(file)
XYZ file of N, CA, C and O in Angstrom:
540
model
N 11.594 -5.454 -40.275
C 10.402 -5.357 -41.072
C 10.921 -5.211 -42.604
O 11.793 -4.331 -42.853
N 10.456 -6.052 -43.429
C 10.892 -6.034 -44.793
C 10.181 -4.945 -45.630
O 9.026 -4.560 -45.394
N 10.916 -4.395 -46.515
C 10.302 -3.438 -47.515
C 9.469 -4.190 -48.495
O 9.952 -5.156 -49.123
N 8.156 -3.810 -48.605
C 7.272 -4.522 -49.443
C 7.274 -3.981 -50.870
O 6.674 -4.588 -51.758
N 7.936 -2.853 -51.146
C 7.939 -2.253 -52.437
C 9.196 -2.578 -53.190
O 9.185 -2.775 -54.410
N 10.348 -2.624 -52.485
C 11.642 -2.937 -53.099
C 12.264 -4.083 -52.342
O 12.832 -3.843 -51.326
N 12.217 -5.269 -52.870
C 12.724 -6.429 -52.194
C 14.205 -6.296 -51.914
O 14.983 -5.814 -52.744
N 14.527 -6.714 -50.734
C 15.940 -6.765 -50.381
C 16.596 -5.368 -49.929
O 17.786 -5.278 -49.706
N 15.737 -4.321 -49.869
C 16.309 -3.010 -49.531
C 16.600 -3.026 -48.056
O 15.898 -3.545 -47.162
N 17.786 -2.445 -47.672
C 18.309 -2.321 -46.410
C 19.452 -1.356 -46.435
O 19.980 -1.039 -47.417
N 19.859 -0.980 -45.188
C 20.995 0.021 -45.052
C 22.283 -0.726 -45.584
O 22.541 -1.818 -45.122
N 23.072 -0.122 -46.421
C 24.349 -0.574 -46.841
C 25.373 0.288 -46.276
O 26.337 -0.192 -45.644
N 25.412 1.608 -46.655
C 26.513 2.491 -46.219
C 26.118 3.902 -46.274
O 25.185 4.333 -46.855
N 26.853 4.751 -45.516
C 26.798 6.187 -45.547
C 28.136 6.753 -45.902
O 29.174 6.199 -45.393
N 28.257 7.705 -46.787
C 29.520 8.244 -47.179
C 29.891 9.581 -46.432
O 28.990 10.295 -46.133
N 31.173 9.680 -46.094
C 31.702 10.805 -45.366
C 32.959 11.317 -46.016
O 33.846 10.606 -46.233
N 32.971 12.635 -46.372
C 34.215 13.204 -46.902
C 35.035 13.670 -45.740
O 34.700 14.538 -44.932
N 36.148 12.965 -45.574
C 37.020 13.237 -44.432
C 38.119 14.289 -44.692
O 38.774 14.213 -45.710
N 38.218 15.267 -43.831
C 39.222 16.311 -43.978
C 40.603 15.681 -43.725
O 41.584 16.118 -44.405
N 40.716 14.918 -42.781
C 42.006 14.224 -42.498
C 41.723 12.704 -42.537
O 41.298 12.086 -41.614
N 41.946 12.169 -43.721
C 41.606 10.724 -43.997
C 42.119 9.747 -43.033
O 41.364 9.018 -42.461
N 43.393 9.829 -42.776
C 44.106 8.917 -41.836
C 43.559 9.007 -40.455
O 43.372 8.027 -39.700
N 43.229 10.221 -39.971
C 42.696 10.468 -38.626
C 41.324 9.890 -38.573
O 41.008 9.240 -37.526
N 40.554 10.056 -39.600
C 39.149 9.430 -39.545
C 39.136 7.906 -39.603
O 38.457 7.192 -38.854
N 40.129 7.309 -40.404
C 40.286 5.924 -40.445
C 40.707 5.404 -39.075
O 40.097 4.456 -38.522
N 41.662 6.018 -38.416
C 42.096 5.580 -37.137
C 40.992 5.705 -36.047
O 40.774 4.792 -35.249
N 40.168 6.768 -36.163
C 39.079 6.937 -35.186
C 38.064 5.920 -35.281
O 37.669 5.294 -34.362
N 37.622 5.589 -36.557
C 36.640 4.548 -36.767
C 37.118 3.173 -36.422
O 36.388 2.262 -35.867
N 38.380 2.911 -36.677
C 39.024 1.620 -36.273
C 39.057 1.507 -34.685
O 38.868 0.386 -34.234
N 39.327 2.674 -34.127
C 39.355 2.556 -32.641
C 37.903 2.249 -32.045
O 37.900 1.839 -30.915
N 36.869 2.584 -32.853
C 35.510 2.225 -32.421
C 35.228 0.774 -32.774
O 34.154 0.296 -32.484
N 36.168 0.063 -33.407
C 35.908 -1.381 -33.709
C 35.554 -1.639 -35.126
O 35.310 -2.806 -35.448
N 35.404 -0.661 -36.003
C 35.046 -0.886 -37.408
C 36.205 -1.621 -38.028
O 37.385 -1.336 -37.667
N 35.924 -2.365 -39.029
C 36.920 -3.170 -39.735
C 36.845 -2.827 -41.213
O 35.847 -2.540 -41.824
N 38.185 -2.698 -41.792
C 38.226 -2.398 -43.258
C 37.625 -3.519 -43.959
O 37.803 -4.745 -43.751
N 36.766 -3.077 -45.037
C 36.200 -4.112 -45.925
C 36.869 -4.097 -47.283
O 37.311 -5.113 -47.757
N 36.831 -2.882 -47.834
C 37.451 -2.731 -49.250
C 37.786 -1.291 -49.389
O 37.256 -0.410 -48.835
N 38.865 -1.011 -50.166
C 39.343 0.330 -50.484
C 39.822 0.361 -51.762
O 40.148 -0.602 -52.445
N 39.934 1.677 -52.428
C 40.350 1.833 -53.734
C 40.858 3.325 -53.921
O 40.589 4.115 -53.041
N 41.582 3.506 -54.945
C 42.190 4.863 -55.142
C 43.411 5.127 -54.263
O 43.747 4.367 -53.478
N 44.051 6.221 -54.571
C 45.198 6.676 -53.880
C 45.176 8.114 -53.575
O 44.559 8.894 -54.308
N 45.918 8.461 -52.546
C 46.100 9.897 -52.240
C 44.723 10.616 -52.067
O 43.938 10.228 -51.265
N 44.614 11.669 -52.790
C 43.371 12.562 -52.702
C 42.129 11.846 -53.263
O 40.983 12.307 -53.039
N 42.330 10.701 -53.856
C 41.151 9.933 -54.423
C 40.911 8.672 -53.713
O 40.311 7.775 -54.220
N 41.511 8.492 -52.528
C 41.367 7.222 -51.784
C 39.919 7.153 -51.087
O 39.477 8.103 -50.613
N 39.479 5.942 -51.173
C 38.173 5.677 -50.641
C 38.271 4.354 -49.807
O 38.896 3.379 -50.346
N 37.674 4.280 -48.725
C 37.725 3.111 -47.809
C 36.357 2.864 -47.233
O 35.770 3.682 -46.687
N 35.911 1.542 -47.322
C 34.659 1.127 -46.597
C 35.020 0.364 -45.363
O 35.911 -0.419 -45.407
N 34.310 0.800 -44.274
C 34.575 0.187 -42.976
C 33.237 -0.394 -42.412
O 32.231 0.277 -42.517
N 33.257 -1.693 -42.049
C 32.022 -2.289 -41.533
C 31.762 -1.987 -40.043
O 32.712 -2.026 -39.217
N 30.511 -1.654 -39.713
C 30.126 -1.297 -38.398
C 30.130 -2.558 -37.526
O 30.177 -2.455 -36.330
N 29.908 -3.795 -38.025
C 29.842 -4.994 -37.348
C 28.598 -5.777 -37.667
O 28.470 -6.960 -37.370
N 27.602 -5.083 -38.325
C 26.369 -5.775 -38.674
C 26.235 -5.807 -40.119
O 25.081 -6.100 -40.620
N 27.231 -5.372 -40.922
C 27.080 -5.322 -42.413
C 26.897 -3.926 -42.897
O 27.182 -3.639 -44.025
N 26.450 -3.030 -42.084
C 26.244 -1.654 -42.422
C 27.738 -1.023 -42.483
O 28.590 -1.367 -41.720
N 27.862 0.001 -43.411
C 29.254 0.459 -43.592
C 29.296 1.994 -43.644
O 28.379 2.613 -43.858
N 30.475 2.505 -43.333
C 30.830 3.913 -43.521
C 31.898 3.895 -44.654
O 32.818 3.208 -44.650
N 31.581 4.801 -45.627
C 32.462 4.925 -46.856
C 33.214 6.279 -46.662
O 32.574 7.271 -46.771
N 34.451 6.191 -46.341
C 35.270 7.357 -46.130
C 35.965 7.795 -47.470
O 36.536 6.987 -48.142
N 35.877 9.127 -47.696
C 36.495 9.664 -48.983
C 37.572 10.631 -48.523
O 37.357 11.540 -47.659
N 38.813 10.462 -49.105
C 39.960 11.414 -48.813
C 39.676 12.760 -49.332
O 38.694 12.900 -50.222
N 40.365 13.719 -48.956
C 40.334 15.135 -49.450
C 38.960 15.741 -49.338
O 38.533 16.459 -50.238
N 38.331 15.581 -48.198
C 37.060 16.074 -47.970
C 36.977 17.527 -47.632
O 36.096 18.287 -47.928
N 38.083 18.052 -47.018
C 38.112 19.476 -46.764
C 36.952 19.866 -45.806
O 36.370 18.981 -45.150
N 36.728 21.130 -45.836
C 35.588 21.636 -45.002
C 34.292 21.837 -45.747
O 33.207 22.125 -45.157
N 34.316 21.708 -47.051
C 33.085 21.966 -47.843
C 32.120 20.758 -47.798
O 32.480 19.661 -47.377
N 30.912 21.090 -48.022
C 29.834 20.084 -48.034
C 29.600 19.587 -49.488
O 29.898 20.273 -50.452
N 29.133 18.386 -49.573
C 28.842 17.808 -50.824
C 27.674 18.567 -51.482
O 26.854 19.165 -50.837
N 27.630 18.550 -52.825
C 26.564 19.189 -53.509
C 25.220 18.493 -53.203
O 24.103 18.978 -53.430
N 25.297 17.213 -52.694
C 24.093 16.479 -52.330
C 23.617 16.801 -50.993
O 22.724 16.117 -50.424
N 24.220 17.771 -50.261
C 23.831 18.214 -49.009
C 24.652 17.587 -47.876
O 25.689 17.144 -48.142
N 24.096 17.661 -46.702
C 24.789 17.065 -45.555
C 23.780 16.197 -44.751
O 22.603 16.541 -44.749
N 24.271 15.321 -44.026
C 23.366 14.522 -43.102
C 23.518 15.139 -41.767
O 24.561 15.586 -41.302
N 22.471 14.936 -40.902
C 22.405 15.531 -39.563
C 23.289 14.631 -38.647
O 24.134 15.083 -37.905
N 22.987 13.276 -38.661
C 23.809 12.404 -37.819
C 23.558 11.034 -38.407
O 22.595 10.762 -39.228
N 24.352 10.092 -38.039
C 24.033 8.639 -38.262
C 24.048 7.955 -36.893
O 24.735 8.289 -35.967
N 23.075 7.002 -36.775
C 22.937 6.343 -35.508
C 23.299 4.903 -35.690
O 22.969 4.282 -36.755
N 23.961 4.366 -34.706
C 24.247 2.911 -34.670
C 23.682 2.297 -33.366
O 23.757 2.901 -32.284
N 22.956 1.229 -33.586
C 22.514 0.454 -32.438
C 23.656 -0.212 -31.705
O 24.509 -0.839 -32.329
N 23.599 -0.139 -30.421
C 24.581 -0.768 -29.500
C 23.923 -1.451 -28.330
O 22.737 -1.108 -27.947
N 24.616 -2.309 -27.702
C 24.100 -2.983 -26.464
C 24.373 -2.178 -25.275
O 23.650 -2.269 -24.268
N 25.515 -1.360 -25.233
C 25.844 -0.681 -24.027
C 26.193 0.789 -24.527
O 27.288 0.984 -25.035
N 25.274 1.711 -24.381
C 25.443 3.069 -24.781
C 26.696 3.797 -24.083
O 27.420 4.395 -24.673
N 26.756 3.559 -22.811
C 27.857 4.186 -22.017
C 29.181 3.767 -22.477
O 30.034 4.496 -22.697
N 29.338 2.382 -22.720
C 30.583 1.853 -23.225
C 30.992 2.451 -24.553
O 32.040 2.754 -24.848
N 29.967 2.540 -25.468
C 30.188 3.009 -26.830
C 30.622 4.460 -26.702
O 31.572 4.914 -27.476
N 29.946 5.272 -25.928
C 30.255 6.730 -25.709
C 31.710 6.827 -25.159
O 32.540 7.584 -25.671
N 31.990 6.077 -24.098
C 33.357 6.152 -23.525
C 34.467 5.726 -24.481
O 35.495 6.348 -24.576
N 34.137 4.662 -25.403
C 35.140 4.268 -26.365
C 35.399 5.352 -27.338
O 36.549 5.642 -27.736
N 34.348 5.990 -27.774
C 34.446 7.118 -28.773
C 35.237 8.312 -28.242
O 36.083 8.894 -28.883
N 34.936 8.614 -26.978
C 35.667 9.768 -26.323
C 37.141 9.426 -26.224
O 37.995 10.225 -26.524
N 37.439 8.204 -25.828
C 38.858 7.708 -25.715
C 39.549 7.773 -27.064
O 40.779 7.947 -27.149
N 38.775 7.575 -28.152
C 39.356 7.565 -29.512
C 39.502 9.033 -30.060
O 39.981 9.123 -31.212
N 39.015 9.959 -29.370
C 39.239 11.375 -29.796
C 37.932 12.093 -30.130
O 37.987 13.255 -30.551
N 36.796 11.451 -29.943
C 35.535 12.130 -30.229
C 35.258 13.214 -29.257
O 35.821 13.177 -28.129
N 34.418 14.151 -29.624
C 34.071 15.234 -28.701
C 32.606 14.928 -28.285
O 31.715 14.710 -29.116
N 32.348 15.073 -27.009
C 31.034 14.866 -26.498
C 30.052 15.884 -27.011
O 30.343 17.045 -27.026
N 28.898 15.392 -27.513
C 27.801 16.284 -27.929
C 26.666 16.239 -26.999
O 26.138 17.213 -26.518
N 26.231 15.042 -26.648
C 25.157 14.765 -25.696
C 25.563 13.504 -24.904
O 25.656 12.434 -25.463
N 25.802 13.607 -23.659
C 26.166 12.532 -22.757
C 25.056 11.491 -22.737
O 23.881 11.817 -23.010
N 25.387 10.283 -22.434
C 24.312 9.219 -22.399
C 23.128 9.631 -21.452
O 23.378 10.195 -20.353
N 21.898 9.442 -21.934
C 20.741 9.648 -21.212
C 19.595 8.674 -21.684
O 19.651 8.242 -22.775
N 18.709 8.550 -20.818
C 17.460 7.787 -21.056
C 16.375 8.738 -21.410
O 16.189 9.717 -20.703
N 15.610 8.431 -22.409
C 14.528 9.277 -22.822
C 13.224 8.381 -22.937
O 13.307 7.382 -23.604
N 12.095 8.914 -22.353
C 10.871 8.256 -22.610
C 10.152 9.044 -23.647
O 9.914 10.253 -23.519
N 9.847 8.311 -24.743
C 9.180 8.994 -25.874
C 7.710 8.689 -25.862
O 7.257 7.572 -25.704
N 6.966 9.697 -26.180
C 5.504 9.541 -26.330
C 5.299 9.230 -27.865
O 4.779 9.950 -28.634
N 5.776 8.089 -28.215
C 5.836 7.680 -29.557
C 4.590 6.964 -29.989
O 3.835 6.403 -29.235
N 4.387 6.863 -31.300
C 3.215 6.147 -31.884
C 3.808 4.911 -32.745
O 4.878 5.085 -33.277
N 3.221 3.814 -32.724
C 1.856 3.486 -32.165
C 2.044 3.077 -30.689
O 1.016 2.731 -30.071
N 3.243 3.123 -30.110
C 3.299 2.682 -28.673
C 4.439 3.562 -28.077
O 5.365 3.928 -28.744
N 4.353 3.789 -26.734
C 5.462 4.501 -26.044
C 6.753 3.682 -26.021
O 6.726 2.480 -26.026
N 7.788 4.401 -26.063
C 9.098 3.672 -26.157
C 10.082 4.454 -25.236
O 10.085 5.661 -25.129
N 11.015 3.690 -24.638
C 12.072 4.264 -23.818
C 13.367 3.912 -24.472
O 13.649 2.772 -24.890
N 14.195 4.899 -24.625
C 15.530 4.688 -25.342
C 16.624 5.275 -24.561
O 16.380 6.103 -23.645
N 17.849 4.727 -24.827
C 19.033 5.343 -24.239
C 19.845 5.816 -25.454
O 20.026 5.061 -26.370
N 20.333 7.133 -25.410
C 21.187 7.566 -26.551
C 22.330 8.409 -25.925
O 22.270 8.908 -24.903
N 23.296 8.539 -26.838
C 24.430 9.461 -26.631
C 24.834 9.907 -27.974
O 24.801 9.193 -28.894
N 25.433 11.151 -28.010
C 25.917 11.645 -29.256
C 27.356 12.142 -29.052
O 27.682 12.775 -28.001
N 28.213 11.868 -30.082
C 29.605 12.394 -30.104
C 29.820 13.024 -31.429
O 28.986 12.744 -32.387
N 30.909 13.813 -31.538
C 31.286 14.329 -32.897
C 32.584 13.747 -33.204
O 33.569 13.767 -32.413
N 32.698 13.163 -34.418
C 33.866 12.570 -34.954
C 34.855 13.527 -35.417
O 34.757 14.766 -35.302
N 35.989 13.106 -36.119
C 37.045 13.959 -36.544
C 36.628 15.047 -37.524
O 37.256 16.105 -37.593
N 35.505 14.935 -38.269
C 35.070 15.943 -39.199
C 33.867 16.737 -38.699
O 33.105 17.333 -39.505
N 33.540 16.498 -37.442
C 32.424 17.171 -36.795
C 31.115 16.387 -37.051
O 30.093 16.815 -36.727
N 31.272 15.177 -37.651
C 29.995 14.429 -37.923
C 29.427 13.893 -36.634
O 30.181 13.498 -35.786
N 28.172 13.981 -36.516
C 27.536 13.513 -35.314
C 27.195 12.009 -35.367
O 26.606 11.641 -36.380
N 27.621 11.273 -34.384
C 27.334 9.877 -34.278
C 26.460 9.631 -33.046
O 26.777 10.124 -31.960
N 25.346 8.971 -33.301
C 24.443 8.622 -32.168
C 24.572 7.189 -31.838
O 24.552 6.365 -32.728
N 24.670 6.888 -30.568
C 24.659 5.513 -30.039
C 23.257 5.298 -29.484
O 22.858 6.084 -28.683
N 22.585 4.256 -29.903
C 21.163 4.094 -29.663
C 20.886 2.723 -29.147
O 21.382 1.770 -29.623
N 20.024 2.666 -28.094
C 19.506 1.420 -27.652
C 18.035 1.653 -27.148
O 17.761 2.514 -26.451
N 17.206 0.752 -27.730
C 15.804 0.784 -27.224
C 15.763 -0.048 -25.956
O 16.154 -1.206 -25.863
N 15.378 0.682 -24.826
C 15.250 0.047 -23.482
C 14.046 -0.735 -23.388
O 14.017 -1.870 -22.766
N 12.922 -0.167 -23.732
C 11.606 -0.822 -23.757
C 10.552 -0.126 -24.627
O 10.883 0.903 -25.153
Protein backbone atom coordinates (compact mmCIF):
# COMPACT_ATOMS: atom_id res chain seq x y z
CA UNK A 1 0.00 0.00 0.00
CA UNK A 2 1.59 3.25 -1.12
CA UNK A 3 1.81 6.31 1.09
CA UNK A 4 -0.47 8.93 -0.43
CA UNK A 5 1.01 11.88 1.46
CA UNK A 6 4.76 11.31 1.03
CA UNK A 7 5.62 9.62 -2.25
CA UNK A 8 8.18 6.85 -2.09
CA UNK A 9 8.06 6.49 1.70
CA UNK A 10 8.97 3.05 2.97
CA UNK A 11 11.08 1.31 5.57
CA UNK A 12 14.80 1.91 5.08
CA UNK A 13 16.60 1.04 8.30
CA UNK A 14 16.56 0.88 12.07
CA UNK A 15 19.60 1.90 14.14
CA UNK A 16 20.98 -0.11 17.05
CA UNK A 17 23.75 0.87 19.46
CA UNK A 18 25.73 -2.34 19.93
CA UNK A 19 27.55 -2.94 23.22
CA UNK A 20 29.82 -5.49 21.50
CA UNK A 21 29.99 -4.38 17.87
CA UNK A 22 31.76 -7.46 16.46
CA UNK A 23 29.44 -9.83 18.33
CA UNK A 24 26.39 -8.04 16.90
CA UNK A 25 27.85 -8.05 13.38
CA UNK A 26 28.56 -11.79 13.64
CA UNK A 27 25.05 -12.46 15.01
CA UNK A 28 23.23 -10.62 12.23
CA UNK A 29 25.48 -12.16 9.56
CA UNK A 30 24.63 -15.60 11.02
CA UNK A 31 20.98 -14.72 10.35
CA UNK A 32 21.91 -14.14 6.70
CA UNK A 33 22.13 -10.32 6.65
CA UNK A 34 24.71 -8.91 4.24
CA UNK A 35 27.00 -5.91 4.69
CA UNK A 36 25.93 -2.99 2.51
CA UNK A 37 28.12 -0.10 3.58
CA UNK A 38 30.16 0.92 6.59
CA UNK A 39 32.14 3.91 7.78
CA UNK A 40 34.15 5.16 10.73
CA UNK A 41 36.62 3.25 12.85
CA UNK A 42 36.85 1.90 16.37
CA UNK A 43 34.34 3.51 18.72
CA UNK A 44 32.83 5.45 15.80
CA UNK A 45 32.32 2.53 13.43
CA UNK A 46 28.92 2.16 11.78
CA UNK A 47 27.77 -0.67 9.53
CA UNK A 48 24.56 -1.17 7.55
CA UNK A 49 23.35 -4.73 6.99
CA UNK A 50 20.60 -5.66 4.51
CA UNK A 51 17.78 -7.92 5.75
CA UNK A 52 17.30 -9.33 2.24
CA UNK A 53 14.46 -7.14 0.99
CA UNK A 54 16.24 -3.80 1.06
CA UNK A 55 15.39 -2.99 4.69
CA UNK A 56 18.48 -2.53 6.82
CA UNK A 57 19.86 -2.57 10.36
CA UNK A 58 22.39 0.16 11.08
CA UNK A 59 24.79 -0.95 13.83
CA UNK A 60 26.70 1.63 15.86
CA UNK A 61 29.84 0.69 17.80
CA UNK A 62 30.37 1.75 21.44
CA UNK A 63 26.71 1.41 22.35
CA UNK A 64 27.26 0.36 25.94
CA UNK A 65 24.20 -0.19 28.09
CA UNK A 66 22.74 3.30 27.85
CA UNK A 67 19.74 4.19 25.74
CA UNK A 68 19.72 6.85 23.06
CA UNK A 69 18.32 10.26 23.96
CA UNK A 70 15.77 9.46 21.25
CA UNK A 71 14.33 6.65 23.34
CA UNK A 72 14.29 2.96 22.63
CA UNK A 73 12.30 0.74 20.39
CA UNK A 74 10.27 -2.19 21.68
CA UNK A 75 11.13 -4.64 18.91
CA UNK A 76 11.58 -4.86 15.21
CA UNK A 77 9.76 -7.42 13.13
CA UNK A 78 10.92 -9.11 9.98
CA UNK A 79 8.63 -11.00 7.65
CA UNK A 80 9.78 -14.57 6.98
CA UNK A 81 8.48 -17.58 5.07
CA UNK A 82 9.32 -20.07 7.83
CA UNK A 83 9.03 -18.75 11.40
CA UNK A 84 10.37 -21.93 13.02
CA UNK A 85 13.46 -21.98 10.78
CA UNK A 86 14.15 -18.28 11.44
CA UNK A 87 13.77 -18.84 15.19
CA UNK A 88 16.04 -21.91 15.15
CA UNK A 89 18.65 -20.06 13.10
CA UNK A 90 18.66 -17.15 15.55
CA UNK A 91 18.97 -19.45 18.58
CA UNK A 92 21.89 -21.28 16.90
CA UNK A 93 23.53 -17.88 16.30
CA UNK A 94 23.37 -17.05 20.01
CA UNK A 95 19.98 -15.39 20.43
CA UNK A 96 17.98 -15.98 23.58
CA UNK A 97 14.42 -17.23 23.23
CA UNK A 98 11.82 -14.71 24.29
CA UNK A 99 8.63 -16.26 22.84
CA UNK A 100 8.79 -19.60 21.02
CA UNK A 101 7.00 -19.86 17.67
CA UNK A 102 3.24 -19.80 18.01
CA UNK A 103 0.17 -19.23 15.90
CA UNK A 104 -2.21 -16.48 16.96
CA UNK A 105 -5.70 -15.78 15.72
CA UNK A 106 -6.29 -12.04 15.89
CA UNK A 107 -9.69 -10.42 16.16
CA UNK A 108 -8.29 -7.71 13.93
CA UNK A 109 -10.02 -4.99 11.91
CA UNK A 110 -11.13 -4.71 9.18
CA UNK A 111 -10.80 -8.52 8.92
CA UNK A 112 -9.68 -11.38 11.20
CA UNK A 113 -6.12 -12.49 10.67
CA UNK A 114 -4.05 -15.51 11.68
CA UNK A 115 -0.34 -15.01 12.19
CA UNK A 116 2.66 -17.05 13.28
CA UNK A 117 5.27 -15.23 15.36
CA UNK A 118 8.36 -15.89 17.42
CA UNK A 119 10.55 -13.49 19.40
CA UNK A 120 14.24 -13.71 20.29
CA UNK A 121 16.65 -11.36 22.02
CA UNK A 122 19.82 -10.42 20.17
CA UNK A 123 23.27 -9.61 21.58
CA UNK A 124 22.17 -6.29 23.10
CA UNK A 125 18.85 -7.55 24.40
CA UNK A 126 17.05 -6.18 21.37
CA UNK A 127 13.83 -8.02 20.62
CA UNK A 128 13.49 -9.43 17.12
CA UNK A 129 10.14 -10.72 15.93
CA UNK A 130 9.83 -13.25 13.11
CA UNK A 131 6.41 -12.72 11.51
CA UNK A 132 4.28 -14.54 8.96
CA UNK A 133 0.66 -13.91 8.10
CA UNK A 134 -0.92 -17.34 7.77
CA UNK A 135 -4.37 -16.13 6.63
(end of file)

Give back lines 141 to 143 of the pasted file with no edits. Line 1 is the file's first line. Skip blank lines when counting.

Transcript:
C 38.226 -2.398 -43.258
C 37.625 -3.519 -43.959
O 37.803 -4.745 -43.751